Koebele, Albert 1853-1925Alternative names
Albert Koebele (1853-1925) was on February 28, 1853, in Germany. He came to the United States in 1880. He was credited for being the one of the first entomologists to introduce beneficial insects to combat insect pests. In 1881, he became an assistant entomologist for the U.S. Department of Agriculture. He transferred to Alameda, California, in 1885. In 1888, he traveled to Australia, where he collected the Novius Cardinalis and brought it back to California to combat the Icerya Purchasi (a citrus pest). The process was successful and possibly saved the citrus industry in California. Koebele resigned from his job in 1893 and moved to Honolulu, Hawaii, to work as an entomologist at the Experimental Station in Honolulu. He traveled to many places in search for beneficial insects, including Australia, Fiji, Ceylon, China, Japan, and Mexico. Koebele died on December 28, 1924, in Germany.
Smithsonian Institution Archives Field Book Project: Person : Description : rid_426_pid_EACP423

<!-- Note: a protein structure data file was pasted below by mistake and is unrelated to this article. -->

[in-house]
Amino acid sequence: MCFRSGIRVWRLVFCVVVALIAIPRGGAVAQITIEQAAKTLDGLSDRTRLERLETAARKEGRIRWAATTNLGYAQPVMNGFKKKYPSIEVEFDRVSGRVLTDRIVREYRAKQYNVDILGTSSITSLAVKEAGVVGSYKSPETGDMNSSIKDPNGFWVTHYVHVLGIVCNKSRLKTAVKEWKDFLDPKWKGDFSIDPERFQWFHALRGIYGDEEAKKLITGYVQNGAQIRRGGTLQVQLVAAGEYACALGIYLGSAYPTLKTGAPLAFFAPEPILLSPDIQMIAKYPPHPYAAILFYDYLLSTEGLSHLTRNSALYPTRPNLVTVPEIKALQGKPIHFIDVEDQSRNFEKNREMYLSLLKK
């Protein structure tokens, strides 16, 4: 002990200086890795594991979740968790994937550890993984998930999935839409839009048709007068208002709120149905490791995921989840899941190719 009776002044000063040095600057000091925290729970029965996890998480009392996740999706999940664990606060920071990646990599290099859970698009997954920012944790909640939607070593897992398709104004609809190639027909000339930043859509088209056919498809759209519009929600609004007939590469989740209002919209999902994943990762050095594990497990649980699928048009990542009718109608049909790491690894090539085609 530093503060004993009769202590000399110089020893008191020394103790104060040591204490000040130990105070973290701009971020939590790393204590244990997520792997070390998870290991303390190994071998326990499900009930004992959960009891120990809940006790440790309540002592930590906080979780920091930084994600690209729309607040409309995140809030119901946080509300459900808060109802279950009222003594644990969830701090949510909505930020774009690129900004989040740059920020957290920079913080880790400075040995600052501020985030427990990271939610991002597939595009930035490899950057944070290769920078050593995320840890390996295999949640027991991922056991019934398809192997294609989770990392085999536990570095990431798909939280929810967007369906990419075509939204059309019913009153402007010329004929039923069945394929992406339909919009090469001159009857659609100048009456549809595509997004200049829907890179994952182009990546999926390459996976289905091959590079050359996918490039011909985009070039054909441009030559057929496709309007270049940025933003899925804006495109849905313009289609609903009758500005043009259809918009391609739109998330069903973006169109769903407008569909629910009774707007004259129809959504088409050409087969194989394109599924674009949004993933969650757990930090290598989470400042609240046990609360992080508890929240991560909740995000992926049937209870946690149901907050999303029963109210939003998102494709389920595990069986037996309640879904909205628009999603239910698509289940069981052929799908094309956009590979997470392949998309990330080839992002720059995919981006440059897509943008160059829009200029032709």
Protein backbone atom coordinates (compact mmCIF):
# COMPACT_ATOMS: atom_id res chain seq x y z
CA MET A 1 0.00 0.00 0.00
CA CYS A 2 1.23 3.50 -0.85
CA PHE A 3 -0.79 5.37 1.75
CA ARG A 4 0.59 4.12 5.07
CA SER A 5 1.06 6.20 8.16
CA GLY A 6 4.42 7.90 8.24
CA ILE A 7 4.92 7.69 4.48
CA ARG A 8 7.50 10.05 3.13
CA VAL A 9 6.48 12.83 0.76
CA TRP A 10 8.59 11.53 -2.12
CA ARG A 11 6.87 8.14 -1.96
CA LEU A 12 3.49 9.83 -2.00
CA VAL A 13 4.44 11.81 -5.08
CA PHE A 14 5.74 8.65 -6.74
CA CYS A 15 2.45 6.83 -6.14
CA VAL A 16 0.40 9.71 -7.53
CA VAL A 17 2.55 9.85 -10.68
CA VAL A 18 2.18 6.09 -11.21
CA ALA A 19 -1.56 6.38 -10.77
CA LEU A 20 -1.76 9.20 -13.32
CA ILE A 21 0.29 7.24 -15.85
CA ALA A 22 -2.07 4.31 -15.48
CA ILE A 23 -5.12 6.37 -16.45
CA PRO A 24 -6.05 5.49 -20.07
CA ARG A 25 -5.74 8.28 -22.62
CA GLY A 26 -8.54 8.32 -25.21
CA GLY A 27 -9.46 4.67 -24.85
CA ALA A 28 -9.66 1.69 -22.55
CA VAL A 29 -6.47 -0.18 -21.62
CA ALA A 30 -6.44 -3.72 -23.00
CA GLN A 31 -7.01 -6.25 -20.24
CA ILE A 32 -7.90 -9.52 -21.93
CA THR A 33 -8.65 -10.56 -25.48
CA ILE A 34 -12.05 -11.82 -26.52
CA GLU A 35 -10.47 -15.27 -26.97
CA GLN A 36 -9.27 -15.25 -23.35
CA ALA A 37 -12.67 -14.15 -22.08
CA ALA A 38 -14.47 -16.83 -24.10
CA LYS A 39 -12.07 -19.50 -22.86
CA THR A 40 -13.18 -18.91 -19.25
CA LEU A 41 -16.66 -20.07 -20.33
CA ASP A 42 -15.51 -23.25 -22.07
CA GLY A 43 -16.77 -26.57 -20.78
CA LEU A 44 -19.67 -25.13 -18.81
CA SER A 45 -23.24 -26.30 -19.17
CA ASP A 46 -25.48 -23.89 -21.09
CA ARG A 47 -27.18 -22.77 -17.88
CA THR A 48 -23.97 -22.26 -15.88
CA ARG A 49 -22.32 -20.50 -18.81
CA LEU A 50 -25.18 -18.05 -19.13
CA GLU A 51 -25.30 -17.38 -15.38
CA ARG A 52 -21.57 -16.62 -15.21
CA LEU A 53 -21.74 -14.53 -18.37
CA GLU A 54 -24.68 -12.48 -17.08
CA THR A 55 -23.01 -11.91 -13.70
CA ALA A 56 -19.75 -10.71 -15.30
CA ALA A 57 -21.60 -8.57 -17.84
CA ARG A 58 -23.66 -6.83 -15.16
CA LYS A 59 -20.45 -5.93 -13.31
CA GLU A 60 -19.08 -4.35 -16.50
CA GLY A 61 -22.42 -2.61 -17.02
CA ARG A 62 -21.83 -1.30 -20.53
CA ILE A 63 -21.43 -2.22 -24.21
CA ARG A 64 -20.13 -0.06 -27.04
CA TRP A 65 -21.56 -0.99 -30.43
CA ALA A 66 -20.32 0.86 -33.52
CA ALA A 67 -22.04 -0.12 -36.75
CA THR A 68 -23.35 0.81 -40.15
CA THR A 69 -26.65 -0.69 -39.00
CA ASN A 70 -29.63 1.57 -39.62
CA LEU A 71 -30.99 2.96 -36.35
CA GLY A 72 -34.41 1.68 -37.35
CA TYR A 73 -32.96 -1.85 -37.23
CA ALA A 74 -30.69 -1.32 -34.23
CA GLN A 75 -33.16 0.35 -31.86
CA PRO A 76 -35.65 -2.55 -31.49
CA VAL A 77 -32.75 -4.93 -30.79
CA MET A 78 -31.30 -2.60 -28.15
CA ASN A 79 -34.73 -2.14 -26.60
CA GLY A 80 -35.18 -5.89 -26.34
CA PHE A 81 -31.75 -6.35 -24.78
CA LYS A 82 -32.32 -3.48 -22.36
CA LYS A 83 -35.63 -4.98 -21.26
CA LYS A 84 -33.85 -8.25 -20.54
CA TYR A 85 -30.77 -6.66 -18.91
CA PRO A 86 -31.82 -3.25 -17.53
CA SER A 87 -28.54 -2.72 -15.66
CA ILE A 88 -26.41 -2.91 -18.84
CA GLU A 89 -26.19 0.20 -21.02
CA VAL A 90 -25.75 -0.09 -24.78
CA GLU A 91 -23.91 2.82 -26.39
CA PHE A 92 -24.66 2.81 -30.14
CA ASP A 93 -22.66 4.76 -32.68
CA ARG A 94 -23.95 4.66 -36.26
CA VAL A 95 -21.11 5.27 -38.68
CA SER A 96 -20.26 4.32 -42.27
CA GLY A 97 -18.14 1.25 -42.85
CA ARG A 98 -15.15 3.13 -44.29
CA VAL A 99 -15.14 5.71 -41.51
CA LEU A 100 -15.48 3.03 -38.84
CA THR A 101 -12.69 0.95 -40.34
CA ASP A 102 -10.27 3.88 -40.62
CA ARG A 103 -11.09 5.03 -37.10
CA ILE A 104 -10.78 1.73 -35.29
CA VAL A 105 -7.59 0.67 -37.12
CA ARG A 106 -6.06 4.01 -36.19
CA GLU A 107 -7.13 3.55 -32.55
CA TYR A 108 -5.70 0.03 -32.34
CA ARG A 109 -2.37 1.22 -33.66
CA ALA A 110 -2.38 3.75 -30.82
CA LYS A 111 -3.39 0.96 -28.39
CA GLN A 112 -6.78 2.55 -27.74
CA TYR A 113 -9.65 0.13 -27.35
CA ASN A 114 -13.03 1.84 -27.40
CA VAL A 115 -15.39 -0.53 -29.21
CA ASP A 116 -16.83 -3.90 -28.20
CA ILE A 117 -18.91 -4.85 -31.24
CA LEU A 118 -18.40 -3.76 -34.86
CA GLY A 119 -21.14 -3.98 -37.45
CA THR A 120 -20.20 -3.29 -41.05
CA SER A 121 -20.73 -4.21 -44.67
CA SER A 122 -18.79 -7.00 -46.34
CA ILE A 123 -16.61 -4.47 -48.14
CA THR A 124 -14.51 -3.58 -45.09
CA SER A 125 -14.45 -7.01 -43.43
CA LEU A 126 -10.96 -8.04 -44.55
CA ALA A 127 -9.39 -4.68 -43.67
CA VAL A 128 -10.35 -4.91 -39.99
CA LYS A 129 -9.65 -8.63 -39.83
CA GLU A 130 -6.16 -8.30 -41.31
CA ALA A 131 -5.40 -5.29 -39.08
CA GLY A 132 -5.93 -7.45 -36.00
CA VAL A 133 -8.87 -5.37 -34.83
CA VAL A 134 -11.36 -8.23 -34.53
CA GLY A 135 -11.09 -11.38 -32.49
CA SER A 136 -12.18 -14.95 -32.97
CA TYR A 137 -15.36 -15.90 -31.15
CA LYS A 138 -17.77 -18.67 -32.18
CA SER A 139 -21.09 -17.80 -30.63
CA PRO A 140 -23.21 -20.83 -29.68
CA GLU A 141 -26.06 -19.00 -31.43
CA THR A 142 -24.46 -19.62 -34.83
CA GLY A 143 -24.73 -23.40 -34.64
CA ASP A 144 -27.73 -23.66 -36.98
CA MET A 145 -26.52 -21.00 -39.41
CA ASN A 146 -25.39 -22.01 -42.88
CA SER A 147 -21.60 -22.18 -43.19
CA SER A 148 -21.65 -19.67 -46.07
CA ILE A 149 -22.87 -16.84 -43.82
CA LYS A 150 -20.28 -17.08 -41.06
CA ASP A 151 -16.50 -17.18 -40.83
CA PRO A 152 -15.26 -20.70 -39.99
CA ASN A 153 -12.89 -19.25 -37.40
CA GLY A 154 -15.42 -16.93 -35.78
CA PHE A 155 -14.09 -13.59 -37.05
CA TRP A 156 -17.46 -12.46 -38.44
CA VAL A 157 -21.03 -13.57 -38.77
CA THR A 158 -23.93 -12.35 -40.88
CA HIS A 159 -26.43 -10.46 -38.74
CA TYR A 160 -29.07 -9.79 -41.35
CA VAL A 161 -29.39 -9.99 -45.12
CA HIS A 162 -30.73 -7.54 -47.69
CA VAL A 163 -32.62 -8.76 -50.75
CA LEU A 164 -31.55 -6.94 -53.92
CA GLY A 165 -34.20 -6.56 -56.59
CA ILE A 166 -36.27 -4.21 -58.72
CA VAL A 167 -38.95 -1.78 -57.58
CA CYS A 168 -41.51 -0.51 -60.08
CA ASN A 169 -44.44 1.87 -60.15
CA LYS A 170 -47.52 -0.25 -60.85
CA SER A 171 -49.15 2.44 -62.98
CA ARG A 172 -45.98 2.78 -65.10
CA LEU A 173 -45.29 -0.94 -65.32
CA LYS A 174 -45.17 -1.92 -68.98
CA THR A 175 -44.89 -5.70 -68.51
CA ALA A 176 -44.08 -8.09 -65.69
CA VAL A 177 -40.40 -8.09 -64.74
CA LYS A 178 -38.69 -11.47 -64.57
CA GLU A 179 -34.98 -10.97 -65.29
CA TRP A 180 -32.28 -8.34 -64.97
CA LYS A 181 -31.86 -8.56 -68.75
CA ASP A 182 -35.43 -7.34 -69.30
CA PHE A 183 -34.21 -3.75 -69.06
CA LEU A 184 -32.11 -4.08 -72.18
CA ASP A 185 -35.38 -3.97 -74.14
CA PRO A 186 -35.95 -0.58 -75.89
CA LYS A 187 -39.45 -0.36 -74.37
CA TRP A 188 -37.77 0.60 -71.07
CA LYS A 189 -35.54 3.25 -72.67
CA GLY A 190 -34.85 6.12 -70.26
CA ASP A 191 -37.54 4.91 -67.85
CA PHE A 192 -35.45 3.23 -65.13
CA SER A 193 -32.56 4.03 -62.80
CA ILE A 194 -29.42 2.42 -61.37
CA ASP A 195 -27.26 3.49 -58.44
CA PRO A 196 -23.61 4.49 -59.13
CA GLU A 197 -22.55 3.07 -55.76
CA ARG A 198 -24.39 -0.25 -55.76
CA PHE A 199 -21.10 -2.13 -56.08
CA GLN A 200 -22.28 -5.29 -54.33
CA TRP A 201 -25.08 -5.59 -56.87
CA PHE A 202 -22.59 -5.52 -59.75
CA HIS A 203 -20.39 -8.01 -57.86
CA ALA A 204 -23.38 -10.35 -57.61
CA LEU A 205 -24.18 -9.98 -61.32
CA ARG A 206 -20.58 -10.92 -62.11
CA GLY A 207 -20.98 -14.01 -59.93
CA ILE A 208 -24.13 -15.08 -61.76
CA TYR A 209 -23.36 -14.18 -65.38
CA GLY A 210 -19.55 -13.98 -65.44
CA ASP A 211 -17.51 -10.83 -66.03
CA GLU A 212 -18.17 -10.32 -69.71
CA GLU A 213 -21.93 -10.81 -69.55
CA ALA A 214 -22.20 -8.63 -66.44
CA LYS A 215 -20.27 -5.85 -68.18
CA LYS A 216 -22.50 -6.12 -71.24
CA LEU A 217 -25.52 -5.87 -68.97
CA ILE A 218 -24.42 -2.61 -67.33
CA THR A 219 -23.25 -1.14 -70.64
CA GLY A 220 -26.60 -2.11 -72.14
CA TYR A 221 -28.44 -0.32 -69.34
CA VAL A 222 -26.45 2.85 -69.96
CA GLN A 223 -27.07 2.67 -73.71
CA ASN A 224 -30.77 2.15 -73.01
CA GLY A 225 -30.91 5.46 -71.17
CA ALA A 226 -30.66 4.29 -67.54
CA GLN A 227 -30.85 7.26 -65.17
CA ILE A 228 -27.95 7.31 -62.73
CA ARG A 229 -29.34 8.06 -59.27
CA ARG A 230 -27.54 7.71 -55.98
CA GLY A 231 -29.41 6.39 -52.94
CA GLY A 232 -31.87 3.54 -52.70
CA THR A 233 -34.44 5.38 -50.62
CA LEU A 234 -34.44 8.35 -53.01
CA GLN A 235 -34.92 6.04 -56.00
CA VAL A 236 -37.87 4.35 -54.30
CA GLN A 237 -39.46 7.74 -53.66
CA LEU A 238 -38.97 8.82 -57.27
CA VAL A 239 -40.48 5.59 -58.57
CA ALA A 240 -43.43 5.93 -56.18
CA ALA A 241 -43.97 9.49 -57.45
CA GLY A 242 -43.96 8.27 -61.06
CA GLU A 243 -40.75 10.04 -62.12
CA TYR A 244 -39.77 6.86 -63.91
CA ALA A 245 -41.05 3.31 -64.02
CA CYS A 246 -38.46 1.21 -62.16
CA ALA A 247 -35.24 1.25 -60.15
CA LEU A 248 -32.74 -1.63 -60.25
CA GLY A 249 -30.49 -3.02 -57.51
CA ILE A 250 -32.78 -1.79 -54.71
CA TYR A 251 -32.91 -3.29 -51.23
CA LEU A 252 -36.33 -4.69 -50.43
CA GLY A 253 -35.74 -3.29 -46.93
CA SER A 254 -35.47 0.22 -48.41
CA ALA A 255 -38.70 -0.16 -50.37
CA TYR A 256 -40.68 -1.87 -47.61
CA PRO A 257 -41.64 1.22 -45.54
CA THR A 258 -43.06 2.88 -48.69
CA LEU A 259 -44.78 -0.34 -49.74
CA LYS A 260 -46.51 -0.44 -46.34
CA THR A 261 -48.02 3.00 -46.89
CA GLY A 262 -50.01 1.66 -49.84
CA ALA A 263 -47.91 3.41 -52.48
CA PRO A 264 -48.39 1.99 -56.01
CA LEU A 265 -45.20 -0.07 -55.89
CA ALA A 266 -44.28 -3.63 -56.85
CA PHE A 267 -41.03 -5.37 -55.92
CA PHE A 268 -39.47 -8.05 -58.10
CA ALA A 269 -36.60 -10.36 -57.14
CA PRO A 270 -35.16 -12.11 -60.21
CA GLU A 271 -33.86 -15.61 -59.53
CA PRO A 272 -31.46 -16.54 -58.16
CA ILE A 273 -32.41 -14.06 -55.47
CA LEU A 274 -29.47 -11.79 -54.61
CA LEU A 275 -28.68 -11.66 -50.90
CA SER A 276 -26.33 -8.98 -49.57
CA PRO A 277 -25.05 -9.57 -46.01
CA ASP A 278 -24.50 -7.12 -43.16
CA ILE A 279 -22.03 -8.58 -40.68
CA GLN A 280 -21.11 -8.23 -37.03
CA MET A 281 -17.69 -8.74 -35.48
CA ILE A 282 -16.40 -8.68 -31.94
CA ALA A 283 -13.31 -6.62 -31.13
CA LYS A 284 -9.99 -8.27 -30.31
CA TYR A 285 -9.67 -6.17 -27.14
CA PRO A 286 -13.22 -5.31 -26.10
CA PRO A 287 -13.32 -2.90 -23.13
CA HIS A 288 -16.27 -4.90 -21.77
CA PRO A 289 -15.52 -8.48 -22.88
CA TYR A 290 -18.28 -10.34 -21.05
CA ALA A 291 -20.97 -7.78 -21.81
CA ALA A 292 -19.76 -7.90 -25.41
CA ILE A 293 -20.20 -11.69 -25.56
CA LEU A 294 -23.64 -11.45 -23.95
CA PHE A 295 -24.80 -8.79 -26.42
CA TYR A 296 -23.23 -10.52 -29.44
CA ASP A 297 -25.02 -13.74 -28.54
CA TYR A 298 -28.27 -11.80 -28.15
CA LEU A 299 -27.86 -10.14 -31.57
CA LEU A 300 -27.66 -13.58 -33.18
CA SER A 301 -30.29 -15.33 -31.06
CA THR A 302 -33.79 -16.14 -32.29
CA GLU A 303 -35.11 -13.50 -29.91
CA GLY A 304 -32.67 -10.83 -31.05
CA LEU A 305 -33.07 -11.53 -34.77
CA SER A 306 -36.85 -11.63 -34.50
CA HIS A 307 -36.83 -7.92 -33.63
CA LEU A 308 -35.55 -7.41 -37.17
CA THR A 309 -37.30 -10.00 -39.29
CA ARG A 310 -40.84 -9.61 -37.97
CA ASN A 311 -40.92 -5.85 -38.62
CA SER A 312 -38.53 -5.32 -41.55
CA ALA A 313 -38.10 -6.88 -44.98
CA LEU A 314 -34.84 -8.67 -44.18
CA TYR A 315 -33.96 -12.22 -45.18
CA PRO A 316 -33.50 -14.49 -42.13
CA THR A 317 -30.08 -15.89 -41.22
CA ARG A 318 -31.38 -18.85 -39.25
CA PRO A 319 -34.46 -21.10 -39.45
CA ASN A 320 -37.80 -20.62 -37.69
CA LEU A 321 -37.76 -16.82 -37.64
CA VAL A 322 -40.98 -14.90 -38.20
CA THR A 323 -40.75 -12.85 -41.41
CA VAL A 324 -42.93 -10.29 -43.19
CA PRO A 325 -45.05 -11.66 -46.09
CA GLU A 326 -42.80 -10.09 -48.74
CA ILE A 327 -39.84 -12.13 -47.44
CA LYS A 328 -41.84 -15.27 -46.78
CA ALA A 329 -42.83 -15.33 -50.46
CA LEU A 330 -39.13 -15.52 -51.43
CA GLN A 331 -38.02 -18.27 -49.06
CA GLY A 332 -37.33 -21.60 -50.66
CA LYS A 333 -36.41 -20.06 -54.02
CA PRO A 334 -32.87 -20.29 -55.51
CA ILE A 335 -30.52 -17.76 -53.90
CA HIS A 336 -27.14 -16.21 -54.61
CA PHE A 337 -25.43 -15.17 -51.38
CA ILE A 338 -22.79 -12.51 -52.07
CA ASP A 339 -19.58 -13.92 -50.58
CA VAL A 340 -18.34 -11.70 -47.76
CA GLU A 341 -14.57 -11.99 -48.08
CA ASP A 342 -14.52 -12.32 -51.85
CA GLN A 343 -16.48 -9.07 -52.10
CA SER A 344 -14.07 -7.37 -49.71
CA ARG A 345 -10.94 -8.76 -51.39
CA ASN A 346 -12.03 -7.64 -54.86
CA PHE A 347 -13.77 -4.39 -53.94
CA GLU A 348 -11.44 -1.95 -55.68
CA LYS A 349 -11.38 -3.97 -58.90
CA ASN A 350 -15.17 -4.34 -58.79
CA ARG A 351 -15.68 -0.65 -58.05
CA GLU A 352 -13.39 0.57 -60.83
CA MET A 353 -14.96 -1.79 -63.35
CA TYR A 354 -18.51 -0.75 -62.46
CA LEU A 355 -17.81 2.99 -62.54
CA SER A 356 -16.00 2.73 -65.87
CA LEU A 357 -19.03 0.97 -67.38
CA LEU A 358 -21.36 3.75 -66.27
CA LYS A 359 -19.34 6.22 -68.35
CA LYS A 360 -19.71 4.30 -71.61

Albert Koebele was a self-taught entomologist and a pioneer in the field of economic entomology, one of the first to introduce natural enemies of insect pests as a form of biological control.
Koebele was born in Germany, came to the United States in 1873 and joined the U.S. Dept. of Agriculture in 1881. In 1888, Koebele traveled to Australia, collecting ladybugs (Rodolia (Novius) cardinalis) for use against the cottony-cushion scale (Icerya purchasi), a citrus pest. In 1893, Koebele became a consulting entomologist with the Hawaii Agricultural Experiment Station in Honolulu, making extensive collecting trips in search of beneficial insects to Australia, Fiji, Sri Lanka, China, Japan and Mexico. Koebele returned to Germany in 1908 and was caught by the outbreak of World War I. In poor health and unable to return to the U.S., he died in Germany in 1924.
From the description of Papers, 1880-1905. (American Museum of Natural History). WorldCat record id: 56212910
- Insects as biological pest control agents
- Insect pests--Biological control
- Beneficial insects
- United States (as recorded)